Pharmacokinetics of Intravenous, Intramuscular, Oral, and Transdermal Administration of Flunixin Meglumine in Pre-wean Piglets

Publication: Front Vet Sci
Software: PKanalix®
Division: Lixoft


Castration and tail-docking of pre-wean piglets are common procedures that are known to induce pain and would benefit from pain mitigation. Flunixin meglumine (FM) is a non-steroidal anti-inflammatory drug currently approved in the United States for pyrexia in swine and lameness pain in cattle. The objective of this study was to establish the pharmacokinetic (PK) parameters resulting from intravenous (IV), intramuscular (IM), oral (PO) and transdermal (TD) administration of FM in pre-wean piglets. FM was administered to thirty-nine pre-wean piglets at a target dose of 2.2 mg/kg for IV and IM and 3.3 mg/kg for PO and TD route. Plasma was collected at twenty-seven time points from 0 to 9 days after FM administration and concentrations were determined using ultra-high performance liquid chromatography coupled with mass spectrometry (UPLC-MS). Pharmacokinetic data were analyzed using noncompartmental analysis (NCA) methods and nonlinear mixed-effects (NLME). Initial plasma concentration for IV (C0) 11,653 μg/L and mean peak plasma concentrations (Cmax) 6,543 μg/L (IM), 4,883 μg/L (PO), and 31.5 μg/L (TD) were measured. The time points of peak FM concentrations (tmax) were estimated 30 min, 1 h, and 24 h for IM, PO, and TD, respectively. The bioavailability (F) of PO and IM FM was estimated at >99%, while the bioavailability of TD FM was estimated to be 7.8%. The reported Cmax of FM after IM and PO administration is consistent with therapeutic concentration ranges that mitigate pain in other species and adult pigs. However, the low estimated concentration of FM after TD dosing is not expected to mitigate pain in pre-wean piglets. The low F of TD FM suggests that expanding the surface area of application is unlikely to be sufficient to establish an effective TD dose for pain, while the high bioavailability for PO FM should allow for an effective dose regimen to be established.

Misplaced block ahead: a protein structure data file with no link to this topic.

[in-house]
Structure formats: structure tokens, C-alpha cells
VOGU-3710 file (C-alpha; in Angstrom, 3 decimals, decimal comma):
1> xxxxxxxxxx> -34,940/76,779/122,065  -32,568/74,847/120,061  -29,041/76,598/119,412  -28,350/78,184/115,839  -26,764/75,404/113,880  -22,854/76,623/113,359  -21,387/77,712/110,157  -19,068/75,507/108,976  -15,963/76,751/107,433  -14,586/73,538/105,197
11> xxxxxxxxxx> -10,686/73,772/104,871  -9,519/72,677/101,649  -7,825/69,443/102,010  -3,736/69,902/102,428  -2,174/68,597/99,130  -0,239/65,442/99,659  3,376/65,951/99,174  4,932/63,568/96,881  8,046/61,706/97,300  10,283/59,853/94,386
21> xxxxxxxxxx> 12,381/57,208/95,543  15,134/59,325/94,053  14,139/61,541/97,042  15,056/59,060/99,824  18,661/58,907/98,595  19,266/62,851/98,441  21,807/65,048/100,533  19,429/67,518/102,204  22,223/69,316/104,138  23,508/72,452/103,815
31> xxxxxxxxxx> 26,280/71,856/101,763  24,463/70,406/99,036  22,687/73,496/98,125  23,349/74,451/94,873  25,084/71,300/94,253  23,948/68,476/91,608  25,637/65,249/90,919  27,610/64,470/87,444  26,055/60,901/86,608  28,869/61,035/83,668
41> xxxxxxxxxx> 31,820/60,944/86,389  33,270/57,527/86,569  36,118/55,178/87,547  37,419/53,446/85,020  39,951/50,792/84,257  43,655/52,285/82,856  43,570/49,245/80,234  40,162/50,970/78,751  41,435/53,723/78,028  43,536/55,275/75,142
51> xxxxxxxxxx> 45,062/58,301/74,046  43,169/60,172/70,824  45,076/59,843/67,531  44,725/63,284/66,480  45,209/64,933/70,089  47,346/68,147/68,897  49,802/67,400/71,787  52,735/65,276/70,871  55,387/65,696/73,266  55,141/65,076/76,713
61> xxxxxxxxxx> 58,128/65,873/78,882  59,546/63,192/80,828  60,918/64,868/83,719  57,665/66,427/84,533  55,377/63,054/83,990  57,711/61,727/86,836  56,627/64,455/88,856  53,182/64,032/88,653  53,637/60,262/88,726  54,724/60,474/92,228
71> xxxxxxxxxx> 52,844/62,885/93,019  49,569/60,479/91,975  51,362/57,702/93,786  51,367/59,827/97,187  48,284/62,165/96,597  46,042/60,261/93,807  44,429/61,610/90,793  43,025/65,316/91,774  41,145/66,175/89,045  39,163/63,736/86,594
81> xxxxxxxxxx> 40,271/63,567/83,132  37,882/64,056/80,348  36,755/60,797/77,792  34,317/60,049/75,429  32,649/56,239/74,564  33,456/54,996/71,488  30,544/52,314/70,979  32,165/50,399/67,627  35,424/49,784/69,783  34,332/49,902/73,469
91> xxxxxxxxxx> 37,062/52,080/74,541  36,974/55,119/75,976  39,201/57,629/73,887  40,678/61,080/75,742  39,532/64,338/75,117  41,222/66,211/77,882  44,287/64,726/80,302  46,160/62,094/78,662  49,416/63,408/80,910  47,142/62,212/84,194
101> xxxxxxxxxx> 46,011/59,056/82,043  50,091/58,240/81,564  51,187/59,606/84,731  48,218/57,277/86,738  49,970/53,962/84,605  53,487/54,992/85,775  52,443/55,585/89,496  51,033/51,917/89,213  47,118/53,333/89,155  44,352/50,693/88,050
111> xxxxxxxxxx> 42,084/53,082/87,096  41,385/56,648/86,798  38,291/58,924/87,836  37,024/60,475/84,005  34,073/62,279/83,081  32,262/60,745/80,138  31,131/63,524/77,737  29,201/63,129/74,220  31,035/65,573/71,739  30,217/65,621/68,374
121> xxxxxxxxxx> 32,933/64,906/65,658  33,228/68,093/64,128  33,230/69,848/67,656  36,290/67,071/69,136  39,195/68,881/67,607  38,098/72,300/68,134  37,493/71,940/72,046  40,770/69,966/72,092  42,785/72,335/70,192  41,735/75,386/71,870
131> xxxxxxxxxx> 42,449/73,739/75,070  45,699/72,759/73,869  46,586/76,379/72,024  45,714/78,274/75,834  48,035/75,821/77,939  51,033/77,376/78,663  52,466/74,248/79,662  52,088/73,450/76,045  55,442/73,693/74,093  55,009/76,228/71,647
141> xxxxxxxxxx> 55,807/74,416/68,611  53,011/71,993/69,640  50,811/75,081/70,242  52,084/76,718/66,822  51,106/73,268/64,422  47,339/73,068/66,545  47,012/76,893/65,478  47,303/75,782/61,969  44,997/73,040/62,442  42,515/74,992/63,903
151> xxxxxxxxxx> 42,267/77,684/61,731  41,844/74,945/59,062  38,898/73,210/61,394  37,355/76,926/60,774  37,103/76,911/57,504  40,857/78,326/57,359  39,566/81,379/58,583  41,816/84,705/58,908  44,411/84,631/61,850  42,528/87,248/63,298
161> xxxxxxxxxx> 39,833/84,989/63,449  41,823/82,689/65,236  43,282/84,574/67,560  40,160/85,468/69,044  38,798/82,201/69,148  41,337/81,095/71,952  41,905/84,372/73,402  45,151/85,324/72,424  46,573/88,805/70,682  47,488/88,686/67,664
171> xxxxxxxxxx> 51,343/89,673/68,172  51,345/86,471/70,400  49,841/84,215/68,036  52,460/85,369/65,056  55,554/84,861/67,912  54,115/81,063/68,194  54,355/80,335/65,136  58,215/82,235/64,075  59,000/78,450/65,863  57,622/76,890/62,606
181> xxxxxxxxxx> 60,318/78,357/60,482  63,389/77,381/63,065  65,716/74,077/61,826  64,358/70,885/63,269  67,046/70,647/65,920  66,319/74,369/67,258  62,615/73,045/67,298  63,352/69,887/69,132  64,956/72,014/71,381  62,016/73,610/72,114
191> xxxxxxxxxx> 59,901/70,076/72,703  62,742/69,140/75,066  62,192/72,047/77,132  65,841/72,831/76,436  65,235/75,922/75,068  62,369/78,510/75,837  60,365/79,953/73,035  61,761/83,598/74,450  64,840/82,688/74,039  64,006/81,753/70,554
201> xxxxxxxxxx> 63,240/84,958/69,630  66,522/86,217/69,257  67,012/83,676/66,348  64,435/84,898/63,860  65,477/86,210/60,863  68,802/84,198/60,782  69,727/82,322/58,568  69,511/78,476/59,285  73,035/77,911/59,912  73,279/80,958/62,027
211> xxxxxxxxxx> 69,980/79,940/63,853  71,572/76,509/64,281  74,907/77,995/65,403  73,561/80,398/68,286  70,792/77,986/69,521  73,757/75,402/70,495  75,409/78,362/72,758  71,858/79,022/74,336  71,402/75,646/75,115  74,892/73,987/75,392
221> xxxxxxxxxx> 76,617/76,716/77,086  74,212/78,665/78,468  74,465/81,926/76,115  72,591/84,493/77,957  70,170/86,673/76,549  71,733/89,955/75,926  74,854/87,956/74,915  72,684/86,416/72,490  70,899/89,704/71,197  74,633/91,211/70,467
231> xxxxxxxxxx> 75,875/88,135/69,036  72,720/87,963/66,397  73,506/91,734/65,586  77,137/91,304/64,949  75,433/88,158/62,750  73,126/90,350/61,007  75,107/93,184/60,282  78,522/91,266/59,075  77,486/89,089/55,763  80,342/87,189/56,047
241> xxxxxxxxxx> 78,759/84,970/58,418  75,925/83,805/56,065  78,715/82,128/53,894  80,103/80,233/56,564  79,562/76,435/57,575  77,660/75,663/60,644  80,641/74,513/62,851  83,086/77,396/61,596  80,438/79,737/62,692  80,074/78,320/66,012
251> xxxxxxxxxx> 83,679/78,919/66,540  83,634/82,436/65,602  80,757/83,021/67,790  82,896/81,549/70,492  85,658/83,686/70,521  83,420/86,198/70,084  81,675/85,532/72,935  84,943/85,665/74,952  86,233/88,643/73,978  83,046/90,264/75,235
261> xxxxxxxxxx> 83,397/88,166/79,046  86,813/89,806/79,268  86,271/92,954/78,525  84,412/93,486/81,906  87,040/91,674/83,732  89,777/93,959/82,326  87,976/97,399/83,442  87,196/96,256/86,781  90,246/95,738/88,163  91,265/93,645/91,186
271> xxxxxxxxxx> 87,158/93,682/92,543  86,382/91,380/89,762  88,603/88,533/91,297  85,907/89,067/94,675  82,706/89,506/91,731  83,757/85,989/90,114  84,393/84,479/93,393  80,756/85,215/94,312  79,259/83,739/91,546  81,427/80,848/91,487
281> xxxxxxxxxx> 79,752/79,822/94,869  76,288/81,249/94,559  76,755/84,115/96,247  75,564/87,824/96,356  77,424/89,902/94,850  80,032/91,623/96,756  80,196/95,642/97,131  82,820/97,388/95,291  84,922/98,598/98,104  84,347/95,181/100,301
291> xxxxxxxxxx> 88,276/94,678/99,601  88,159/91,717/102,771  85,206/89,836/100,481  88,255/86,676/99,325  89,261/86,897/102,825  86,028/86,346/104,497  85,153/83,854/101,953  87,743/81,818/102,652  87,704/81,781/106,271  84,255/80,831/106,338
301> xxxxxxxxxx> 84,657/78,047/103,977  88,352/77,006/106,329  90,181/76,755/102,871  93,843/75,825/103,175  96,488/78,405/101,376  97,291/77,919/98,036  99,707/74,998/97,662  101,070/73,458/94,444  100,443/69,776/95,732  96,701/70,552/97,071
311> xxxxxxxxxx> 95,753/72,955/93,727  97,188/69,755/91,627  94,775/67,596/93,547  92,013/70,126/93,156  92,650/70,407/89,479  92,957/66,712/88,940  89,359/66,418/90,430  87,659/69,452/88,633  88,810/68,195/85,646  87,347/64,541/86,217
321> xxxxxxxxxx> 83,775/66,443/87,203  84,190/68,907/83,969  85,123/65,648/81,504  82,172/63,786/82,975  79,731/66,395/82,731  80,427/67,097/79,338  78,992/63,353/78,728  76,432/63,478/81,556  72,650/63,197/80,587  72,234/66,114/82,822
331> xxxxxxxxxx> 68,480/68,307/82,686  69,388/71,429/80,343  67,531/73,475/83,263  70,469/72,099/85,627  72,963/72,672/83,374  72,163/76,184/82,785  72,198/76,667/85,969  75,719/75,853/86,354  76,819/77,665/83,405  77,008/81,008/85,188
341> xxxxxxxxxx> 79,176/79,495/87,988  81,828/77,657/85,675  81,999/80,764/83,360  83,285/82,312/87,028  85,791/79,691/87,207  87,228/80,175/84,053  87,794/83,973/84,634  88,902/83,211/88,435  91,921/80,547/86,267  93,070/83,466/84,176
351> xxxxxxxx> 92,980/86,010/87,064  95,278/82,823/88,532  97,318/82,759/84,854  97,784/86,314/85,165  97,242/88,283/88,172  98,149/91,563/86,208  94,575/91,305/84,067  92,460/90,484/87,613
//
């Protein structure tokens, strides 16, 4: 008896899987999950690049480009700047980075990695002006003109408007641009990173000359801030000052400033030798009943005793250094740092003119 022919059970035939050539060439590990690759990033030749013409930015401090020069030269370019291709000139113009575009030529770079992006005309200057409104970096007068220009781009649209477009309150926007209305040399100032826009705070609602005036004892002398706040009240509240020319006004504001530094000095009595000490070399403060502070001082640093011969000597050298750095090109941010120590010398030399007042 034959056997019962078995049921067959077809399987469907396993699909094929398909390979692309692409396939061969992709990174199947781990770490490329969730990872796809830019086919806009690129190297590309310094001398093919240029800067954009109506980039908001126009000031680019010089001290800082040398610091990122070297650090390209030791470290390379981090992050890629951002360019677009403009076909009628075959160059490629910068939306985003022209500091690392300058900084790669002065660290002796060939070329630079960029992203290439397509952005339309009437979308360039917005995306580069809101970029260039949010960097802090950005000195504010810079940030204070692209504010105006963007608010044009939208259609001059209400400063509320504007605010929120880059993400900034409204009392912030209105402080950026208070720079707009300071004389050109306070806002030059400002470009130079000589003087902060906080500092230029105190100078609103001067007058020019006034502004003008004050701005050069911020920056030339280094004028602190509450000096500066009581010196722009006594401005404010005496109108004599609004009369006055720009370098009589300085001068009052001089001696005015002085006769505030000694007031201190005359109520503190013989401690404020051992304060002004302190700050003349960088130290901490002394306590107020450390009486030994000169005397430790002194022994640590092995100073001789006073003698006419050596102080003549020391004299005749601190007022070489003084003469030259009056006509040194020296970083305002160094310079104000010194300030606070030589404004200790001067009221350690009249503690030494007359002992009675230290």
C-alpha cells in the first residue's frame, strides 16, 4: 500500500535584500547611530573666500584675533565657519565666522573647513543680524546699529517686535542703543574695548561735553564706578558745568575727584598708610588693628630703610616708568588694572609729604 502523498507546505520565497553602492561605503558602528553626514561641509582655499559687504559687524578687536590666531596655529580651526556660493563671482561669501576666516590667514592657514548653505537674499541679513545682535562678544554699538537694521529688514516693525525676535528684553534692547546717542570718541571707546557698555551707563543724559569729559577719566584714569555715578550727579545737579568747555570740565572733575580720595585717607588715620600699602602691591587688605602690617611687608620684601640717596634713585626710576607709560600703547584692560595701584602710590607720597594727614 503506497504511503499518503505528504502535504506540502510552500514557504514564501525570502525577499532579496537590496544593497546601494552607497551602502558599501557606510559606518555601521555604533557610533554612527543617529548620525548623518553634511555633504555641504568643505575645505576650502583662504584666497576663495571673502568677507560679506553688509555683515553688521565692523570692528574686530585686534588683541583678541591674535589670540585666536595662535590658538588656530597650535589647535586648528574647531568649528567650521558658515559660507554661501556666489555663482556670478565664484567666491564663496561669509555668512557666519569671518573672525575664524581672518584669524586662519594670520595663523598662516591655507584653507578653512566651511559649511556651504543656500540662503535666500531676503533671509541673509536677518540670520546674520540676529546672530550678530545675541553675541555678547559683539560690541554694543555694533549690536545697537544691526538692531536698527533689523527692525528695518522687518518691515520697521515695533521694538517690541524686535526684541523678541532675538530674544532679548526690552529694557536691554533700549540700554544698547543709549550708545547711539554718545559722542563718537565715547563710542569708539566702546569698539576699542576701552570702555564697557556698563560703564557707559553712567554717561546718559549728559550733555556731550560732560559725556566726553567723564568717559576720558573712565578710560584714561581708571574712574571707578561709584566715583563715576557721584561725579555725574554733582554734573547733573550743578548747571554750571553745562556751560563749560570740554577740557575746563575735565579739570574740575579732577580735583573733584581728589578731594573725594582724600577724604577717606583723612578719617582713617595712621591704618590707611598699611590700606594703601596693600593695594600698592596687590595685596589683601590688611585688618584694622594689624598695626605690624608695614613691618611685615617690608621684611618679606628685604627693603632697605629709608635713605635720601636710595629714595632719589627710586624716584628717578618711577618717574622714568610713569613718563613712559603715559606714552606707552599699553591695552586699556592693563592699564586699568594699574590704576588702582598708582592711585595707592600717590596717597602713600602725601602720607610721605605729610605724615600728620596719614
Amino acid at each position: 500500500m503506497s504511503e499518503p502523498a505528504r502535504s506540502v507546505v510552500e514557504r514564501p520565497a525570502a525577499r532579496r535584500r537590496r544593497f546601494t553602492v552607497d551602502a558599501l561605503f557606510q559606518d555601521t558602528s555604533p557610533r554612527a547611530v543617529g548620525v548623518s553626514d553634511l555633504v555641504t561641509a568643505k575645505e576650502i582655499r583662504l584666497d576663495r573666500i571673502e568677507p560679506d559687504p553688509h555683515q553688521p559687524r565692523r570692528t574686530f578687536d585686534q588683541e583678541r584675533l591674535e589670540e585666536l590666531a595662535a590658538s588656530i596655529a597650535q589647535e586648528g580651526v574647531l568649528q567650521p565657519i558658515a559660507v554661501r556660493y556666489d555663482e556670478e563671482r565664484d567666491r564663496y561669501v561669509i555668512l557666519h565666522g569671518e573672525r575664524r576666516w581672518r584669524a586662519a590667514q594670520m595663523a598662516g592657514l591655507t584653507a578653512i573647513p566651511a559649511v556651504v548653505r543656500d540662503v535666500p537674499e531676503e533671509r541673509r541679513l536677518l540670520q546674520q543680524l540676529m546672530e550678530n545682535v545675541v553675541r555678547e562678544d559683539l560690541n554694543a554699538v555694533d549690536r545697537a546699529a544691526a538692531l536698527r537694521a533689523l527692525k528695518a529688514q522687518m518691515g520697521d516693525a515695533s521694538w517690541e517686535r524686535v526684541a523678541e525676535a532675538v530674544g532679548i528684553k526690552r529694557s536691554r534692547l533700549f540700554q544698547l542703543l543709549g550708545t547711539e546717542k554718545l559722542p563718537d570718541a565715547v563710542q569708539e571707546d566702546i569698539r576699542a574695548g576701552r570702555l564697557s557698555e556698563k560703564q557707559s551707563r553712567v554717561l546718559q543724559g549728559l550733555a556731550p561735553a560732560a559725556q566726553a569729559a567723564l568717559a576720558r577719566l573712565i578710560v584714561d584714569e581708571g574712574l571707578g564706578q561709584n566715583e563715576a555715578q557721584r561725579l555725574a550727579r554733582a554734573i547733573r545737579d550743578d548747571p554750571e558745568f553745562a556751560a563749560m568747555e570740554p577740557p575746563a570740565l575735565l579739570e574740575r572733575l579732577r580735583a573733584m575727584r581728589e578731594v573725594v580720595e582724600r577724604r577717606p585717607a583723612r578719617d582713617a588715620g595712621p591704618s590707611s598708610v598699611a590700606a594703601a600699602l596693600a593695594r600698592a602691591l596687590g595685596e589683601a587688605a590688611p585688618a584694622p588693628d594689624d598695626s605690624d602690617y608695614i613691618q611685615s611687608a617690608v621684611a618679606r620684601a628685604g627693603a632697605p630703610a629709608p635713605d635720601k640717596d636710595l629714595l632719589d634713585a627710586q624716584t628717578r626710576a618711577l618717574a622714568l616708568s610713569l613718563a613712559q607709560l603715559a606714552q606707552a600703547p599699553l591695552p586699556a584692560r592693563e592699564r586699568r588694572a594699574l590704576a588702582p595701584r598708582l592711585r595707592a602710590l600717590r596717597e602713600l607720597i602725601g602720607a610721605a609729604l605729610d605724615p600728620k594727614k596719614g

By Heather C. Kittrell, Jonathan P. Mochel, Justin T. Brown, Anna Marie K. Forseth, Kristen P. Hayman1, Suzanne M. Rajewski4, Johann F. Coetzee, Benjamin K. Schneider, Brette Ratliffe, Kristin J. Skoland1 and Locke A. Karriker